• THE LEFT wants to close the “casino” of Europe: We call for the transfer of large private banks to public ownership and the foundation of a European public rating agency.
• For the financing of the crisis costs, THE LEFT calls for a genuine bank levy in Europe, and a European financial transaction tax in order to restrict speculation.
• To eliminate the causes of the crisis, the external imbalances must be reduced. THE LEFT wants to establish a European Compensation Union with binding limits for trade surpluses and deficits.
• German trade surplus are the result of wage and social dumping. A legal minimum wage of € 10, of the increase of public investment by € 125 billion annually and the raising of the Hartz IV basic rate to € 500 are therefore not only good for domestic workers and the unemployed, but at the same time contribute to social and economic stability in the Euro zone and the EU.
• The liberal market EU policy has played a decisive role in the euro crisis. The Lisbon Treaty, which prescribes this policy, is no basis for a socially and economically sustainable Europe. THE LEFT therefore calls for the revision of the Lisbon Treaty and a democratic reformation of the EU.
• We also consider the fiscal package to be unconstitutional and are considering legal steps against it.
• The ESM and the fiscal pact are a massive attack on the European social model and undermine democratic participation and the parliamentary rules of the game.
For all these reasons, THE LEFT will reject both the ESM and the fiscal pact.
With kind regards,

Dr. Kirsten Tackmann MdB

_____________________________________________
Office of Dr. Kirsten Tackmann (MdB)
Member of the Faction Committee
Director of the working group Infrastructure and Budget
Agricultural Policy Speaker
THE LEFT Faction
Platz der Republik 1, 11011 Berlin
Tel: 030 - 227 74308
Fax: 030 - 227 76308
mail: kirsten.tackmann@bundestag.de
Homepage: www.kirsten-tackmann.de

-------- Original message --------
Date: Wed, 23 May 2012 15:26:02 +0200
From: Thomae Stephan
To: The Alliance for Democracy
Ref.: Your e-mail on the ESM and fiscal pact

Dear Alliance for Democracy,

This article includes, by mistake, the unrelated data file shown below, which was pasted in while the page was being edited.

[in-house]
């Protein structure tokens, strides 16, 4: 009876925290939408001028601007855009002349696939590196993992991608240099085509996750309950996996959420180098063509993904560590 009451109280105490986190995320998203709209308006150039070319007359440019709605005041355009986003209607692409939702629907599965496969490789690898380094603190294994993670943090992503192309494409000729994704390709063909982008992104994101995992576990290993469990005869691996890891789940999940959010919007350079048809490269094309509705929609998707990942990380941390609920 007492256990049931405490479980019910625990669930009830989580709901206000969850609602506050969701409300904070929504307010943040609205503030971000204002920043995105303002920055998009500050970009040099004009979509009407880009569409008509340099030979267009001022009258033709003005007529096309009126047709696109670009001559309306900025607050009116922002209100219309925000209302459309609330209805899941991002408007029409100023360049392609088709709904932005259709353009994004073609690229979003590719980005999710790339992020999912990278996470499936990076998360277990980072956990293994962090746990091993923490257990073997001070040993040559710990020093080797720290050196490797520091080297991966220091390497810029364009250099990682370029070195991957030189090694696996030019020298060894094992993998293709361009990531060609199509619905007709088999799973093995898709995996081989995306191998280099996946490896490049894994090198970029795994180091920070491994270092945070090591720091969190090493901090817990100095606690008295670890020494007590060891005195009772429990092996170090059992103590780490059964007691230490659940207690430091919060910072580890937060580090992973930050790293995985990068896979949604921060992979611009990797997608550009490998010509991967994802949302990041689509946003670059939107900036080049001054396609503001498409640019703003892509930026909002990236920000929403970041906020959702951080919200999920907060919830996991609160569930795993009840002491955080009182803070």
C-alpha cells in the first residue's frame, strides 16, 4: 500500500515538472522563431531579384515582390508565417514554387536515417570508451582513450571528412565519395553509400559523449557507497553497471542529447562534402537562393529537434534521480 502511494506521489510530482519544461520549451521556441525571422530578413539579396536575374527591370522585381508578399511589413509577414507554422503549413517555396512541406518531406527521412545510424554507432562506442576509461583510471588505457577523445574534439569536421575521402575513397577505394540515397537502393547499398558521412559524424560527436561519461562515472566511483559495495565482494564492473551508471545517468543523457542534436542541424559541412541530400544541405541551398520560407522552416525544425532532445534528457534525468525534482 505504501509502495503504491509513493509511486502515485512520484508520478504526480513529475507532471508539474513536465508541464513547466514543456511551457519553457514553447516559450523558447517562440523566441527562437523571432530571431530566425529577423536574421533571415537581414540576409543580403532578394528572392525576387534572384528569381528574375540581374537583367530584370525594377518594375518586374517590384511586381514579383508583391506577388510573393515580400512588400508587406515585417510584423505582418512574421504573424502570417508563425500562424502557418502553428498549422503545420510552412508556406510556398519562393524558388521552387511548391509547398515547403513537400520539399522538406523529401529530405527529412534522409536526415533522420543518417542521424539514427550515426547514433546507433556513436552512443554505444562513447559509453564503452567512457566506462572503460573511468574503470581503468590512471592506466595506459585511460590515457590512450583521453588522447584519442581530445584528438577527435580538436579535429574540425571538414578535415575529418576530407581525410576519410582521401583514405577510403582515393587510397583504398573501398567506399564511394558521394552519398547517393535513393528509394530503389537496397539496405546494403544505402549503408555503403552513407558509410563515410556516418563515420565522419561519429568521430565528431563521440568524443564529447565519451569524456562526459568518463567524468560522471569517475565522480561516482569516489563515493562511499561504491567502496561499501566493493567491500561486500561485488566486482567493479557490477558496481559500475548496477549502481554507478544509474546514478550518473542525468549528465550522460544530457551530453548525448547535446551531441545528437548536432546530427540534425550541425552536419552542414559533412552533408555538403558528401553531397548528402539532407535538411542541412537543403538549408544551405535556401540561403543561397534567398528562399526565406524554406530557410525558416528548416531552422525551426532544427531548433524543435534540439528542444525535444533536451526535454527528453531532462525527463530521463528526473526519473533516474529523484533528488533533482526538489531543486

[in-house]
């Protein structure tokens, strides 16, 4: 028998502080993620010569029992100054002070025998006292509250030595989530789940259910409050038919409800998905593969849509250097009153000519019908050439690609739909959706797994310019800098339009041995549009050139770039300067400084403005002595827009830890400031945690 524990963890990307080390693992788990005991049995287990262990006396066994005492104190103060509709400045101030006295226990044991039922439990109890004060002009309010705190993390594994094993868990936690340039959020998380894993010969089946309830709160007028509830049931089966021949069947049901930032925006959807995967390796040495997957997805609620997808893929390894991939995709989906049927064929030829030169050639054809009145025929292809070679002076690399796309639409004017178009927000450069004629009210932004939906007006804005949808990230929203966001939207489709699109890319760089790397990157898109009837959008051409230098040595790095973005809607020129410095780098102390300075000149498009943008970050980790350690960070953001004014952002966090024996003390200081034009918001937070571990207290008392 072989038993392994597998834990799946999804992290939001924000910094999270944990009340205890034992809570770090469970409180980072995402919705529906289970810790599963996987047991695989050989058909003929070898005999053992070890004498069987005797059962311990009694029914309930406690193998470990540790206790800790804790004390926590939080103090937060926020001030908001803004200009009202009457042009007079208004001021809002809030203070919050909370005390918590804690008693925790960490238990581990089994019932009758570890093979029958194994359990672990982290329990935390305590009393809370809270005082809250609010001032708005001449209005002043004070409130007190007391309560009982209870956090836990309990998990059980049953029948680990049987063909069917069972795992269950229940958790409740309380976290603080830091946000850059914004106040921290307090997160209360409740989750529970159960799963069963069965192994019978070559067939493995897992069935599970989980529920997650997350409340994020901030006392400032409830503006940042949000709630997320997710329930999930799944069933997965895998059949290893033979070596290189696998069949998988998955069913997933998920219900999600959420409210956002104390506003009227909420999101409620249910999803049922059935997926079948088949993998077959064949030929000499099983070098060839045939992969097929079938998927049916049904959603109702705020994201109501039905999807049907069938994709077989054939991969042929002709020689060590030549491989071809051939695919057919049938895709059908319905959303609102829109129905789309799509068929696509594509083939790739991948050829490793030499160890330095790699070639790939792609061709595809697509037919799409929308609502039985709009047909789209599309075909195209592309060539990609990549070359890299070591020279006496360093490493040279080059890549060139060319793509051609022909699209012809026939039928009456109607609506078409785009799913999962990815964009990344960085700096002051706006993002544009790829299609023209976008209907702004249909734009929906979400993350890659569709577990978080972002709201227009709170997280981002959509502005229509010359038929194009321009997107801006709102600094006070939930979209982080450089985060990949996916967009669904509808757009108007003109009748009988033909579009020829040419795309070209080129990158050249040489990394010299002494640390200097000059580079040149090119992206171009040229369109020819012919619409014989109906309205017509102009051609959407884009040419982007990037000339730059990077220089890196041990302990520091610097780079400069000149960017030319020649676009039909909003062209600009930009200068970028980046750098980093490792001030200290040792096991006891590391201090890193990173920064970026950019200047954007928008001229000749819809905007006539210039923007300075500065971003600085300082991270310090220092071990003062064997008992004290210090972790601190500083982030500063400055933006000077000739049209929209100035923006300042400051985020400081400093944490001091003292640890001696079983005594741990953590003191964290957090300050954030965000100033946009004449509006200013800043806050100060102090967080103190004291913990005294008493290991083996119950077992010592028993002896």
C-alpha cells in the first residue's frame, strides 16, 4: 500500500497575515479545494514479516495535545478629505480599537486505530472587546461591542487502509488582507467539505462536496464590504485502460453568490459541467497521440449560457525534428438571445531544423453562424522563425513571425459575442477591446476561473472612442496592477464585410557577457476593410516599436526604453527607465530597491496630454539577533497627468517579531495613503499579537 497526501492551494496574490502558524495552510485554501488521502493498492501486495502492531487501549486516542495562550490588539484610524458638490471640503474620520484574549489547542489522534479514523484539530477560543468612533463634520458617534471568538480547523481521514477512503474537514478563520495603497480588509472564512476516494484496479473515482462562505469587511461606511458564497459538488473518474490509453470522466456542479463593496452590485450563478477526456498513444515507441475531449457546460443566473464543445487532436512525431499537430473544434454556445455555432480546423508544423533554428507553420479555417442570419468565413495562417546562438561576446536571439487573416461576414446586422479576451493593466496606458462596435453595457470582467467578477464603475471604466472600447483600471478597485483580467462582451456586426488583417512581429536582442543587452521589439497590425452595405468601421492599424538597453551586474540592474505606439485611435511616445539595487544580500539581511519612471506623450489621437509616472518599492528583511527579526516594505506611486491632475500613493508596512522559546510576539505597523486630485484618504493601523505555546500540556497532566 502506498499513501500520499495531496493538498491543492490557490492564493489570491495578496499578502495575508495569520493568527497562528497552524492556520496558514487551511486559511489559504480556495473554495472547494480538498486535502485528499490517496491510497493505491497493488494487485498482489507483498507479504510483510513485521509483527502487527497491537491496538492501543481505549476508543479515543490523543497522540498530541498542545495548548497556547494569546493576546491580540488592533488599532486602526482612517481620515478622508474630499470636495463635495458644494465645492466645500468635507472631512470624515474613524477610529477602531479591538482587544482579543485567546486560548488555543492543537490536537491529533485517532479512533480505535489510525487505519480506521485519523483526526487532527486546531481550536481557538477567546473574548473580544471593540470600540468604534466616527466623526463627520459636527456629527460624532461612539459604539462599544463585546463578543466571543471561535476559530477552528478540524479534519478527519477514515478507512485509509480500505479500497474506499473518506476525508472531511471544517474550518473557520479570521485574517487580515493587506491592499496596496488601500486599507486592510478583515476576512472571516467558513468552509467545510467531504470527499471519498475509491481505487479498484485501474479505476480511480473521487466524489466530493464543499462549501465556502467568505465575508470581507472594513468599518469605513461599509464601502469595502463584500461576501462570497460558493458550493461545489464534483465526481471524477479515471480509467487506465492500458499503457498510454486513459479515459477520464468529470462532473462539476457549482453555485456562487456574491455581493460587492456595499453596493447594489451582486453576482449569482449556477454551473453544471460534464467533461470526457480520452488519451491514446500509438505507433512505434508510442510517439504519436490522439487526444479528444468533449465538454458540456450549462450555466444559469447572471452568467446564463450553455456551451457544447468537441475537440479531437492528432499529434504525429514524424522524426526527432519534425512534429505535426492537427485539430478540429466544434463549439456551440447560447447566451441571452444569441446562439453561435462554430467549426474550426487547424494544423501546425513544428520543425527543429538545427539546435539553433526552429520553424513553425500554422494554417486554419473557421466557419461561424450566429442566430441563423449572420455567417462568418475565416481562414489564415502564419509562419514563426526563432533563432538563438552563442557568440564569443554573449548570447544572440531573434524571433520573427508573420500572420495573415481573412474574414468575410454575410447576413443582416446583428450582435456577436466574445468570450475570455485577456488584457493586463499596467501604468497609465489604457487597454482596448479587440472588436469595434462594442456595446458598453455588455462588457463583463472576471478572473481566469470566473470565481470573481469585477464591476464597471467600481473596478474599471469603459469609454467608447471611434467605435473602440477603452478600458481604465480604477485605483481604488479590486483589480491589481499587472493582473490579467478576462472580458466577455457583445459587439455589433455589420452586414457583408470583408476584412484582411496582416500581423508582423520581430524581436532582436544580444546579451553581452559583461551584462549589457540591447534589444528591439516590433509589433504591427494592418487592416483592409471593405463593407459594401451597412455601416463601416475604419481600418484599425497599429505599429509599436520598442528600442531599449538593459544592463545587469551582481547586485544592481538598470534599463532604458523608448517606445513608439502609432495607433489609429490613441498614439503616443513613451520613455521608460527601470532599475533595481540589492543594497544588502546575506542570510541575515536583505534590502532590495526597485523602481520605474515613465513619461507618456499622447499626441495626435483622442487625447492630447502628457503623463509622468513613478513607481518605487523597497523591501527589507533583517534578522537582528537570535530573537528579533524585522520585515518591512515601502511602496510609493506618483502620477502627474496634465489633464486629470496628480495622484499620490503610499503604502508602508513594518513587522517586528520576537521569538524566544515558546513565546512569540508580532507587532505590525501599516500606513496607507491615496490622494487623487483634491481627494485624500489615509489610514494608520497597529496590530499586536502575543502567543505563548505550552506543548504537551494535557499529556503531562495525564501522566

Thank you very much for your e-mail, in which you call on me to vote against the ESM. The second and third reading of the bills for the implementation of the ESM package (ESM Ratification Law, ESM Financing Law and Law on the Amendment of the German Debt Law on the introduction of the Collective Action Clauses (CAC)) and the fiscal pact will provisionally take place on 25th May 2012. I am happy to explain to you why I will be voting for this law.
I.
The liquidity framework created by the second Greek rescue package is only a quarter of the solution. The other three quarters are that:
1. Greece implements the necessary reforms for the thorough restructuring of its national budget,
2. The Greek economy becomes competitive again, and
3. A type of cushioned insolvency of Greece is instituted by the private sector participation long advocated by the FDP and now finally instituted.

Federal Economics Minister Philipp Rösler had in October 2011 already pressed for rules for the orderly insolvency of highly indebted countries, a so-called “resolvency”. In this resolvency procedure, solvency was to be regained by means of controlled national insolvency. This proposal of Federal Economics Minister Dr. Philipp Rösler is once again high on the agenda. It should not be forgotten however in such a discussion that insolvency also always means restructuring.
II.
At the meeting of the Finance Ministers of the Euro group on Monday 20.02.2012, a private sector participation was decided: The claims of private creditors on Greece amount to around € 200 billion. After deduction of a “selective default” of private creditors in the amount of 53.5 % (€ 107 billion), this leaves claims amounting to around € 93 billion. With the sweeteners of the EFSF in the amount of € 30 billion, the claims default of private creditors falls to € 63 billion. Since an exchange takes place into new 30-year Greek Government bonds at a much lower interest rate, namely on average 3.65%, the actual depreciation requirement to be accounted for by creditor is about 74%!
III.
Against the background of refusing consent to the second Greek rescue package, one must ask the question as to what the alternative to the stabilisation measures and intentions of the Christian-liberal coalition would mean in consequence.